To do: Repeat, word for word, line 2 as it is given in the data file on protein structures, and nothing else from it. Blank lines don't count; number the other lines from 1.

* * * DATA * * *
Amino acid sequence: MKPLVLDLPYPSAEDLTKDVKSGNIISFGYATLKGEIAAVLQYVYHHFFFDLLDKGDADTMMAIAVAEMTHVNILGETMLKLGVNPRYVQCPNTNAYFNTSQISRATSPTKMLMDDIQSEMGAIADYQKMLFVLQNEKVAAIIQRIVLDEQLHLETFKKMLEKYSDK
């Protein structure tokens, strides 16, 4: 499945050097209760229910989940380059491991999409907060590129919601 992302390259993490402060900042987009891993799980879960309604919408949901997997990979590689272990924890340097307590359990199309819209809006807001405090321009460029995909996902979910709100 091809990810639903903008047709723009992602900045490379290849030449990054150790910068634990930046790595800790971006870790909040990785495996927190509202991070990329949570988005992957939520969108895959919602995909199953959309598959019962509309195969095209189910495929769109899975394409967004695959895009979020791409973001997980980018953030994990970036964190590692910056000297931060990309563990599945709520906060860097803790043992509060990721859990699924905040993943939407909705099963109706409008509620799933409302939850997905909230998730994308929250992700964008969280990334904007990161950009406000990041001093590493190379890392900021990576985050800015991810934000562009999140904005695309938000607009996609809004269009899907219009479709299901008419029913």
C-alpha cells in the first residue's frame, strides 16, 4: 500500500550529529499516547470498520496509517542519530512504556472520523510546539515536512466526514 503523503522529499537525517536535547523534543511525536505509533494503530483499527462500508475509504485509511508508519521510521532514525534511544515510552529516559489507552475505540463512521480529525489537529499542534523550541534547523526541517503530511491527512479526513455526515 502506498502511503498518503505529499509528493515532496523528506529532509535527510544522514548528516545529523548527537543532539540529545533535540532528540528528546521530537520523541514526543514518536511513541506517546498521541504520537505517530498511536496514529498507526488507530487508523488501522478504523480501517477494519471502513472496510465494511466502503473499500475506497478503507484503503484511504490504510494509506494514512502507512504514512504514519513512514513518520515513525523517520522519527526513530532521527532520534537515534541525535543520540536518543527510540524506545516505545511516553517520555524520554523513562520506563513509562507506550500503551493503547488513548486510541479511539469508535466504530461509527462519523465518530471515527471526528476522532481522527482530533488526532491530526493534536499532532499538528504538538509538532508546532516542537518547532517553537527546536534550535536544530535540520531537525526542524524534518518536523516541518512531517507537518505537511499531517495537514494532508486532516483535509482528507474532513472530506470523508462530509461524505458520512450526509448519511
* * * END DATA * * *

């Protein structure tokens, strides 16, 4: 499945050097209760229910989940380059491991999409907060590129919601 992302390259993490402060900042987009891993799980879960309604919408949901997997990979590689272990924890340097307590359990199309819209809006807001405090321009460029995909996902979910709100 091809990810639903903008047709723009992602900045490379290849030449990054150790910068634990930046790595800790971006870790909040990785495996927190509202991070990329949570988005992957939520969108895959919602995909199953959309598959019962509309195969095209189910495929769109899975394409967004695959895009979020791409973001997980980018953030994990970036964190590692910056000297931060990309563990599945709520906060860097803790043992509060990721859990699924905040993943939407909705099963109706409008509620799933409302939850997905909230998730994308929250992700964008969280990334904007990161950009406000990041001093590493190379890392900021990576985050800015991810934000562009999140904005695309938000607009996609809004269009899907219009479709299901008419029913």